The York County probate judge accused of creating a backlog of cases in retaliation for not receiving a pay raise is being sued by a New Hampshire woman who blames him for losing custody of her granddaughter.

Renee LeGrand of Effingham, New Hampshire, filed the civil action against York County Judge of Probate Robert Nadeau on Monday in York County Superior Court in Alfred. LeGrand wants the court to undo changes Nadeau made to his hearing schedule this summer, saying the changes resulted in delays that caused her to lose temporary guardianship of her granddaughter. York County, which pays Nadeau’s salary, is named in the suit as a party of interest.

Though LeGrand is the only plaintiff named in the lawsuit, her attorneys, in court documents, indicate that other parties affected by Nadeau’s changes to the hearing schedule could join her in a class-action suit.

“We are seeking an order to have Judge Nadeau restore the schedule to what it was before April 15,” said Portland attorney Robert Mittel, who is representing LeGrand.

Mittel said his client does not want to speak to the media.

The civil suit filed by Mittel and attorney Temma Donahue of Portland, who has been representing LeGrand in the guardianship fight with the girl’s mother, allege that Nadeau harmed LeGrand and other plaintiffs by “revamping his schedule in order to delay critical and non-critical court matters by many months, causing constitutional, financial and emotional injury to LeGrand and the other class members.”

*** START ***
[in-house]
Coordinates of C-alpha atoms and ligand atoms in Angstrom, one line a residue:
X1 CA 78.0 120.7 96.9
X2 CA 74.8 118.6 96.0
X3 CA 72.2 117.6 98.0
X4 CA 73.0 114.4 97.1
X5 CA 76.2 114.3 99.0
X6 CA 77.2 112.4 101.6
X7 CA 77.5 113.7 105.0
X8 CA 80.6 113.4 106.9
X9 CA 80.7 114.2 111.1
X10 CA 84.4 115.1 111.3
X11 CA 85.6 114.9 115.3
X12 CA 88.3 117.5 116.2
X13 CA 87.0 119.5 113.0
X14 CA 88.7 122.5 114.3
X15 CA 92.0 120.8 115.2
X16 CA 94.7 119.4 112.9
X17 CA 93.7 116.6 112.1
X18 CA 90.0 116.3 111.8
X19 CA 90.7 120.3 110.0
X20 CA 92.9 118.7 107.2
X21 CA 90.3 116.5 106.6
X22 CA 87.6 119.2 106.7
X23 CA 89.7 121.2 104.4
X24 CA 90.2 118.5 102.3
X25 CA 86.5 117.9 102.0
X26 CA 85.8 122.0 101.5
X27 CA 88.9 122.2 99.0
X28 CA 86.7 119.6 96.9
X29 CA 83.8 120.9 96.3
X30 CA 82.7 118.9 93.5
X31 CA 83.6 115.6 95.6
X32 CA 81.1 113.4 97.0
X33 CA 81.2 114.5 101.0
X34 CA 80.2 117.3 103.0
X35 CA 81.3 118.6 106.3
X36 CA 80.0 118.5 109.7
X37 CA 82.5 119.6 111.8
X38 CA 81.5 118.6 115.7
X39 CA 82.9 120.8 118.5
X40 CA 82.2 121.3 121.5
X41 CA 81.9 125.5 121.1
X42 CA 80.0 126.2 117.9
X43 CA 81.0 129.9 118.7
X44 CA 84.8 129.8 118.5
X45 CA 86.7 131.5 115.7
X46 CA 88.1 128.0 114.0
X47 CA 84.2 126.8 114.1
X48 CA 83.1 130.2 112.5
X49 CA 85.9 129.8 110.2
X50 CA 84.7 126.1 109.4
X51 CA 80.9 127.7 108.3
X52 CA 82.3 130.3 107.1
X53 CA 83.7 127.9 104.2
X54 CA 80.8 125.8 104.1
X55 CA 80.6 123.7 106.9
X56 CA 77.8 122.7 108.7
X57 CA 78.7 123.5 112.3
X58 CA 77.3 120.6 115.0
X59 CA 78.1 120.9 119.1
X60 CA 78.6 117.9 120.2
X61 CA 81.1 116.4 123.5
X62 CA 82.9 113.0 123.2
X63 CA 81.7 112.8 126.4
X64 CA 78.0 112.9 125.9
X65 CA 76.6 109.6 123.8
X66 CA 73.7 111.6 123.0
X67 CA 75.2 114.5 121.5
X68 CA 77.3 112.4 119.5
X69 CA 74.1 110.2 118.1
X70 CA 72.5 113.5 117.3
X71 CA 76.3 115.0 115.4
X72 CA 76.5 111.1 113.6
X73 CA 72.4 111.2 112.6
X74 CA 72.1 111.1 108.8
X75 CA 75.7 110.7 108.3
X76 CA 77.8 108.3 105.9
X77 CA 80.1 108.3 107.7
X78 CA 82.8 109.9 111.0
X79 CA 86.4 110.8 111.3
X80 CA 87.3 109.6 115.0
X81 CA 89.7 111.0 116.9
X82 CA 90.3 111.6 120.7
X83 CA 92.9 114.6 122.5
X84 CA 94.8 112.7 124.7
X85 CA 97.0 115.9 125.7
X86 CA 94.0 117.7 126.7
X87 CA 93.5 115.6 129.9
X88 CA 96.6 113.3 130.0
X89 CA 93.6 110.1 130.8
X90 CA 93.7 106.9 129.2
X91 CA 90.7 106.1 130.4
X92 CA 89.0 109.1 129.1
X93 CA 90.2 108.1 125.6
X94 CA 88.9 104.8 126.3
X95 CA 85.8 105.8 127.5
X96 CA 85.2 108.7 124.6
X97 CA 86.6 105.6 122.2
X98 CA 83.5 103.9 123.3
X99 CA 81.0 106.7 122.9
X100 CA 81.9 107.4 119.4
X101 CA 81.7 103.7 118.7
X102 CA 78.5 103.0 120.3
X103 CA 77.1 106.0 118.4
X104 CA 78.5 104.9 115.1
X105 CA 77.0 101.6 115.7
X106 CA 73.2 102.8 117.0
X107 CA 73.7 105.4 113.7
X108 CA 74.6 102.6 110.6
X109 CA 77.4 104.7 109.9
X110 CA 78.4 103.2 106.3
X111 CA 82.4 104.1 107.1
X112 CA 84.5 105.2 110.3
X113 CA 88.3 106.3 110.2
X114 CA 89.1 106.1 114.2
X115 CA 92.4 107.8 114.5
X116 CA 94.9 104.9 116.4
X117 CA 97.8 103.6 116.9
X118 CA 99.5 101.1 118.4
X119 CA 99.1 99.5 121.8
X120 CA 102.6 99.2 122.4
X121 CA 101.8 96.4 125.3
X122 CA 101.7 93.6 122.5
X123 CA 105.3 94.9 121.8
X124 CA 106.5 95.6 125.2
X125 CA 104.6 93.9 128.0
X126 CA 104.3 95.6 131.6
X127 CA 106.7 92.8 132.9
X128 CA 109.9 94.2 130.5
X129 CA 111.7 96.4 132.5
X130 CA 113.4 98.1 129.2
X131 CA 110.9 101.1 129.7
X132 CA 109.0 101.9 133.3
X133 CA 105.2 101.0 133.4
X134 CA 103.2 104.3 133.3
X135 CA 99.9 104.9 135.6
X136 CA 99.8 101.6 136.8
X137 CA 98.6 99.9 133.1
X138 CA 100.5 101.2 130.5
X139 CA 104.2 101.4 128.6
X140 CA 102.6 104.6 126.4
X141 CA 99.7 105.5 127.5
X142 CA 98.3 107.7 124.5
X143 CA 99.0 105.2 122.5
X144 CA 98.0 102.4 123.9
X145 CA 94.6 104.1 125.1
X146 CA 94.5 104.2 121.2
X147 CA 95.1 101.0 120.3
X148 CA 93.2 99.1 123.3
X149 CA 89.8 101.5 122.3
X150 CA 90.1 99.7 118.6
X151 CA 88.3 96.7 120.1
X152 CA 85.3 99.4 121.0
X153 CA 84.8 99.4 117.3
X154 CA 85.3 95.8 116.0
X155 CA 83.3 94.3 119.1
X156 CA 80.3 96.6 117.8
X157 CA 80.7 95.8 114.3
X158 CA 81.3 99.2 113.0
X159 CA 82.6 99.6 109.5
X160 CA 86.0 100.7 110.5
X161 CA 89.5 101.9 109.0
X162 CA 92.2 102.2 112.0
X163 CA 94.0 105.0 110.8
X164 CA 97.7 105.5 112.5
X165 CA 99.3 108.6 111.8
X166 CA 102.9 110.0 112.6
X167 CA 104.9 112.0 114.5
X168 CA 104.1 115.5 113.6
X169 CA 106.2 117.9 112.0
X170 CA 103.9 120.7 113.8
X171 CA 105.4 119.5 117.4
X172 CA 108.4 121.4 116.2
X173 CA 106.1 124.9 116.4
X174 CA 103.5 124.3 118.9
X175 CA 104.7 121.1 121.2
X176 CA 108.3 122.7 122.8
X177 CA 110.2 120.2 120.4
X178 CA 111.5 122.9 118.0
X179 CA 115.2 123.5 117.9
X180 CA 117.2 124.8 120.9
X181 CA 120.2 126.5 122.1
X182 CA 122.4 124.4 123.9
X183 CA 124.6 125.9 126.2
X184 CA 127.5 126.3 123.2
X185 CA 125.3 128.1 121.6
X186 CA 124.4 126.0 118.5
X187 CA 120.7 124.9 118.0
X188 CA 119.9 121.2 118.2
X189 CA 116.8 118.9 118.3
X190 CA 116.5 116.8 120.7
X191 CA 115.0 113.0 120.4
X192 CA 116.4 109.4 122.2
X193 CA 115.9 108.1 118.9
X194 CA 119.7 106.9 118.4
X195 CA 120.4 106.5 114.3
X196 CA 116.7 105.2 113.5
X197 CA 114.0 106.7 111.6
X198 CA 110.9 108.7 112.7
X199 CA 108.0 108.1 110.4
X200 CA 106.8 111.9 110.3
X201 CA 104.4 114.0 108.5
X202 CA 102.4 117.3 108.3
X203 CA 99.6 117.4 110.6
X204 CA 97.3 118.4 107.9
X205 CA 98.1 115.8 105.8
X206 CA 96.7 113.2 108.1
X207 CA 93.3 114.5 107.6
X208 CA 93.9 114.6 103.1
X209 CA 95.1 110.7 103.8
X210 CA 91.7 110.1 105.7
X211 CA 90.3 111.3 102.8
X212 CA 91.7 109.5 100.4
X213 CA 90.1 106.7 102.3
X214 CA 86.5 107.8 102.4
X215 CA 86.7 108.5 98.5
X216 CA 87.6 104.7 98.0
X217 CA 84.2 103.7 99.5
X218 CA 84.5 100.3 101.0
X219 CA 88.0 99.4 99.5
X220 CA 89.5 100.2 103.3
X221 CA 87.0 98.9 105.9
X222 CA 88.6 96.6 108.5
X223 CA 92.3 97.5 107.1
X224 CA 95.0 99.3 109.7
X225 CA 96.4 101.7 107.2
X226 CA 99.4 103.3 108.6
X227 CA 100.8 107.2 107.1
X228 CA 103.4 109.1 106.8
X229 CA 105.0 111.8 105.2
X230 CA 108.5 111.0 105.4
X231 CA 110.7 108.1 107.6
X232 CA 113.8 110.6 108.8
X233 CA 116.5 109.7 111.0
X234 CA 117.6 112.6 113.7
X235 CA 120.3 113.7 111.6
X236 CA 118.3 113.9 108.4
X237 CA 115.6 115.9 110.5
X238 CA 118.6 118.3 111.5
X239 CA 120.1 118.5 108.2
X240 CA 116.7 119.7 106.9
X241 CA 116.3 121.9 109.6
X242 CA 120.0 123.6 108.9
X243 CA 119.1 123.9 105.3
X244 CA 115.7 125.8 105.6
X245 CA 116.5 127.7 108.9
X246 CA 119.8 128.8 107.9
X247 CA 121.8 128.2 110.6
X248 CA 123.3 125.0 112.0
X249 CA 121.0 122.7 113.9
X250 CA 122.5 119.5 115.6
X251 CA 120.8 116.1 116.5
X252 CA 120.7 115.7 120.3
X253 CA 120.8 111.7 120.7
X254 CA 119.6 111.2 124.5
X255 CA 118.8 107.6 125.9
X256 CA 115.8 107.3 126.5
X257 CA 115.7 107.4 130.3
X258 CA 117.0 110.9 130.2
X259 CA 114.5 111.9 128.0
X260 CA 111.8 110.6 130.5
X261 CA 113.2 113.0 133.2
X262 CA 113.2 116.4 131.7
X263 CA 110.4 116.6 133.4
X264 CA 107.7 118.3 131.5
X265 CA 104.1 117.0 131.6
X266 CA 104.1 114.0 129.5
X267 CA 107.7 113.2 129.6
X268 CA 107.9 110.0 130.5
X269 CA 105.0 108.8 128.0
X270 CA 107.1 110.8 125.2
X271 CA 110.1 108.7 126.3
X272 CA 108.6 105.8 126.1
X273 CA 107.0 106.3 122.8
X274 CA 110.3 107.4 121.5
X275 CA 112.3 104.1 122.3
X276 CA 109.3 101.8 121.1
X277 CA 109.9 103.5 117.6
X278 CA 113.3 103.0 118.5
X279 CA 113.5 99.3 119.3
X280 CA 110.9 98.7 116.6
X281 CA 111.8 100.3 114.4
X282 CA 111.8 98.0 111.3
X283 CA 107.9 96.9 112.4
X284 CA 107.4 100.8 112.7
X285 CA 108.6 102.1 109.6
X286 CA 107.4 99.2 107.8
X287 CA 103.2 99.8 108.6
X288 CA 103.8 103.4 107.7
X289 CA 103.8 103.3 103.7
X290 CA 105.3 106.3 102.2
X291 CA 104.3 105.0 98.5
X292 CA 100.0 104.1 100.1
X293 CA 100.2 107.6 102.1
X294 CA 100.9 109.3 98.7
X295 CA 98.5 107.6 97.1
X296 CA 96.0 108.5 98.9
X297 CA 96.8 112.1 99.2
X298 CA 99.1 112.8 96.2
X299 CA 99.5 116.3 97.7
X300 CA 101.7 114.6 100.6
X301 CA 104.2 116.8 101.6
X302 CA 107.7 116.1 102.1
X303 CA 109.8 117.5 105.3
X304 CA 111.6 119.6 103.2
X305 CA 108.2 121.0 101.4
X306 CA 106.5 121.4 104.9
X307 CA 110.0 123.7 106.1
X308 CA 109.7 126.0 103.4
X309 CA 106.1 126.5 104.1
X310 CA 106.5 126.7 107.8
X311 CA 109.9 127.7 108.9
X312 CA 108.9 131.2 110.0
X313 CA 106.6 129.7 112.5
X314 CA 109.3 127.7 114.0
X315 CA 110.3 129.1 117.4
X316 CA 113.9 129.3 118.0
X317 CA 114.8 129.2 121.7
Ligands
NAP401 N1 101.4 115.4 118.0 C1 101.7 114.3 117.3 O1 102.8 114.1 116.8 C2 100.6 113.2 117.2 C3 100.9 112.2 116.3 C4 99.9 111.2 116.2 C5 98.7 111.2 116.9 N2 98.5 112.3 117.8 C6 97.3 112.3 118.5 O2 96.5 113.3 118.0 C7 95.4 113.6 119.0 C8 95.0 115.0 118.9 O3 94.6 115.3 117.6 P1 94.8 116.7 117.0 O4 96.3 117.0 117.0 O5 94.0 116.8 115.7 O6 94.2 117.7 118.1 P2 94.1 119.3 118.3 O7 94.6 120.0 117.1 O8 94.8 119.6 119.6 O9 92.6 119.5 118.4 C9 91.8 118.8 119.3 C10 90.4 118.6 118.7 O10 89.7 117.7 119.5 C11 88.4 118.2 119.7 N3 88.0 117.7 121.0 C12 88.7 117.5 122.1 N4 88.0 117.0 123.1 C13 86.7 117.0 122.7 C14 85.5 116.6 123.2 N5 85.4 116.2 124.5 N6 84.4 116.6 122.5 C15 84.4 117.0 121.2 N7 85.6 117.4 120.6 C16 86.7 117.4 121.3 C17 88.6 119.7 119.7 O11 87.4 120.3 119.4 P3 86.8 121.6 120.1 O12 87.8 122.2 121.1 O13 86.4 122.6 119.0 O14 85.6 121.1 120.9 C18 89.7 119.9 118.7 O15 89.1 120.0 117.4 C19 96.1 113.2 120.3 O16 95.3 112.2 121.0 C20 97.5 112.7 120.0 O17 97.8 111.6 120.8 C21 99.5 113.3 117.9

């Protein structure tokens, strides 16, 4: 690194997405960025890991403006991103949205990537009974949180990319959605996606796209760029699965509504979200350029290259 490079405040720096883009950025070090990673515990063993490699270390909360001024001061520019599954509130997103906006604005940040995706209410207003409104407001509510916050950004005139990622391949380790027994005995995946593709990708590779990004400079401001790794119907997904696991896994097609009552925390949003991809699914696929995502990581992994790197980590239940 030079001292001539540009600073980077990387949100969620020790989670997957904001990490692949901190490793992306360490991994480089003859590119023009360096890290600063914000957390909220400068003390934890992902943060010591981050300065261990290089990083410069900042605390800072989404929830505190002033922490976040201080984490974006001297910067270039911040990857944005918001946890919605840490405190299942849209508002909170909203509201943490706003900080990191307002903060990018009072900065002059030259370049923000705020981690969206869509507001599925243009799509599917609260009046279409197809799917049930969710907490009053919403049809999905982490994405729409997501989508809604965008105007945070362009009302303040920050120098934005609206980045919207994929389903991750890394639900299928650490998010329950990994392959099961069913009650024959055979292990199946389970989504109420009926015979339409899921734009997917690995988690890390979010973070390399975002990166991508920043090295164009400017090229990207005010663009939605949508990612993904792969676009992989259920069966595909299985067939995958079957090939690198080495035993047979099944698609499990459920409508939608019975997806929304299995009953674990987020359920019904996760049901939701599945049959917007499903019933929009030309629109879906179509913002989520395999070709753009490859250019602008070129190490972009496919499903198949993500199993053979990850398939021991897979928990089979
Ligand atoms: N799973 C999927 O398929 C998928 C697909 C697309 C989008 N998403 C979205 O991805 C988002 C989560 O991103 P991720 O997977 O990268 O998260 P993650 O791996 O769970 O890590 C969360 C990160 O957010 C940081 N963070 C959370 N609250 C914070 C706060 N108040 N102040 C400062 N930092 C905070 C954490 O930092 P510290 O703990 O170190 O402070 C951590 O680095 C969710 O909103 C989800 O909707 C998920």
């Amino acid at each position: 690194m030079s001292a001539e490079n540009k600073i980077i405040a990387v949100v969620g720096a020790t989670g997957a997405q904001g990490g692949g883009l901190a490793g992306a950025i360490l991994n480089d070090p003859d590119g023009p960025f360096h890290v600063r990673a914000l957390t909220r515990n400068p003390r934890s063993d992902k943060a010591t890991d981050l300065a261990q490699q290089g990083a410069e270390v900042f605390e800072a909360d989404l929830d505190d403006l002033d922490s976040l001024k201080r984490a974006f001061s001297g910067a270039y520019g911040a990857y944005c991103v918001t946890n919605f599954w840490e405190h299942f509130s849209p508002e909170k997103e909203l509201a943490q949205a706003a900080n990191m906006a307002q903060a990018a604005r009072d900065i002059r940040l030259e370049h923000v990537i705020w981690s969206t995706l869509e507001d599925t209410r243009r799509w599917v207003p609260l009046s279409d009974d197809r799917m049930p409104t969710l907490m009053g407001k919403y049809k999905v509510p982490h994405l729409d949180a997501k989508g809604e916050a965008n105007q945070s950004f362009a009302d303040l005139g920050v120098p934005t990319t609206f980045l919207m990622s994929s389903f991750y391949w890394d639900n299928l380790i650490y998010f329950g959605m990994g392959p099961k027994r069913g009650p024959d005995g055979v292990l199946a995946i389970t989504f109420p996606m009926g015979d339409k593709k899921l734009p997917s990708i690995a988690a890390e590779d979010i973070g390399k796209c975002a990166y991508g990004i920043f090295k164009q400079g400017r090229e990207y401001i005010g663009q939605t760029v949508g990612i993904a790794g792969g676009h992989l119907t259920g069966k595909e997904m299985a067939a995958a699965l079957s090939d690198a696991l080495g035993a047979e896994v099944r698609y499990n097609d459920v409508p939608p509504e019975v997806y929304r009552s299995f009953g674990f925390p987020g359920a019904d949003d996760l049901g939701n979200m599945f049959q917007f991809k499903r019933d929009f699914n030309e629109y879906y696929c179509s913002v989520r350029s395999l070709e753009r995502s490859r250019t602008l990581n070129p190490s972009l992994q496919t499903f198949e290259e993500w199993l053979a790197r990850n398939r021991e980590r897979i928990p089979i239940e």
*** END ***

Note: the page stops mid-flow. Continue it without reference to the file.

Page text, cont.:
LeGrand’s suit also alleges that Nadeau, who was elected to a four-year term in 2012, changed his schedule “to retaliate” against York County commissioners for refusing to substantially increase his salary.

The lawsuit states that on April 15, 2015, the county commissioners considered Nadeau’s request to increase his court schedule from two days a week to three or five days a week and to raise his salary to $90,000 or $120,000 from his former salary of $48,498.

Commissioners declined to increase court days, but did grant him a raise, upping his salary to $54,206. Nadeau immediately changed his court hearing schedule, which the suit alleges caused case delays of several months.

Nadeau reacted to the lawsuit Wednesday night in a telephone interview and through an email.

He said York County needs to allocate more time for cases to be heard. Nadeau said he adopted a new court hearing schedule which dedicates one entire week per month to trials. That system, he believes, has proven to be more effective.

If he can’t hear a case, he has the ability to appoint a referee – typically a probate judge from another county – to hear a case.


He said that in recent years certain types of probate court cases, especially guardianship disputes involving parents, have become far more complex and time-consuming to preside over.

“When a case is contested I need time on the docket for each side to present their witnesses,” he said. “I’ve done the best I can with limited means.”

Nadeau blames York County and its governing board of commissioners for not allocating more court days to hear cases.

“The number of full-time jurists in York County’s three district courts has doubled from three to six in the past 10 years, with the support of the state Legislature,” Nadeau said in an email. “By contrast, York County’s commissioners … have continued to fund only 64 hours of judicial time in the county’s lone probate court that must serve a population of more than 200,000.” “It’s frankly very shameful and myopic. As a judge and member of the bar, I will not accept that,” he wrote.


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